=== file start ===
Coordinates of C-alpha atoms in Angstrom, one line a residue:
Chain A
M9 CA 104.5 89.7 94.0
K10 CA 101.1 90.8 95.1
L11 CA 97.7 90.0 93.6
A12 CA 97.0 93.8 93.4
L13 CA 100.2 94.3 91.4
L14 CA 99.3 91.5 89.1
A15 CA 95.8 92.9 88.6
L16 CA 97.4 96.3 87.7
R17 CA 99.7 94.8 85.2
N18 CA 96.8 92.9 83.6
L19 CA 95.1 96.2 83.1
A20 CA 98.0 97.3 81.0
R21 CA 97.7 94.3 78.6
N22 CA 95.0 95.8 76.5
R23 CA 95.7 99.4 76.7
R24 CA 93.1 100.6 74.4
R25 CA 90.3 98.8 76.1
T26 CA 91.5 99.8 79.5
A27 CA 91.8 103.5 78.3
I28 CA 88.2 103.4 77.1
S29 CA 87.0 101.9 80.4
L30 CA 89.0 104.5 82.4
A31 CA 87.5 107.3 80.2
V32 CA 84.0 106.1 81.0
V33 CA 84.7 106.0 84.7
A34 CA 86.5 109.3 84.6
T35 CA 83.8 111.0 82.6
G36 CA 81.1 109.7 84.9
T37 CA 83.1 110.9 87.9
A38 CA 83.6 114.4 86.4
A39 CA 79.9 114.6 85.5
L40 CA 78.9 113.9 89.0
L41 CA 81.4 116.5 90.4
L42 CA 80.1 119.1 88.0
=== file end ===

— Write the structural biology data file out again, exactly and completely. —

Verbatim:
Coordinates of C-alpha atoms in Angstrom, one line a residue:
Chain A
M9 CA 104.5 89.7 94.0
K10 CA 101.1 90.8 95.1
L11 CA 97.7 90.0 93.6
A12 CA 97.0 93.8 93.4
L13 CA 100.2 94.3 91.4
L14 CA 99.3 91.5 89.1
A15 CA 95.8 92.9 88.6
L16 CA 97.4 96.3 87.7
R17 CA 99.7 94.8 85.2
N18 CA 96.8 92.9 83.6
L19 CA 95.1 96.2 83.1
A20 CA 98.0 97.3 81.0
R21 CA 97.7 94.3 78.6
N22 CA 95.0 95.8 76.5
R23 CA 95.7 99.4 76.7
R24 CA 93.1 100.6 74.4
R25 CA 90.3 98.8 76.1
T26 CA 91.5 99.8 79.5
A27 CA 91.8 103.5 78.3
I28 CA 88.2 103.4 77.1
S29 CA 87.0 101.9 80.4
L30 CA 89.0 104.5 82.4
A31 CA 87.5 107.3 80.2
V32 CA 84.0 106.1 81.0
V33 CA 84.7 106.0 84.7
A34 CA 86.5 109.3 84.6
T35 CA 83.8 111.0 82.6
G36 CA 81.1 109.7 84.9
T37 CA 83.1 110.9 87.9
A38 CA 83.6 114.4 86.4
A39 CA 79.9 114.6 85.5
L40 CA 78.9 113.9 89.0
L41 CA 81.4 116.5 90.4
L42 CA 80.1 119.1 88.0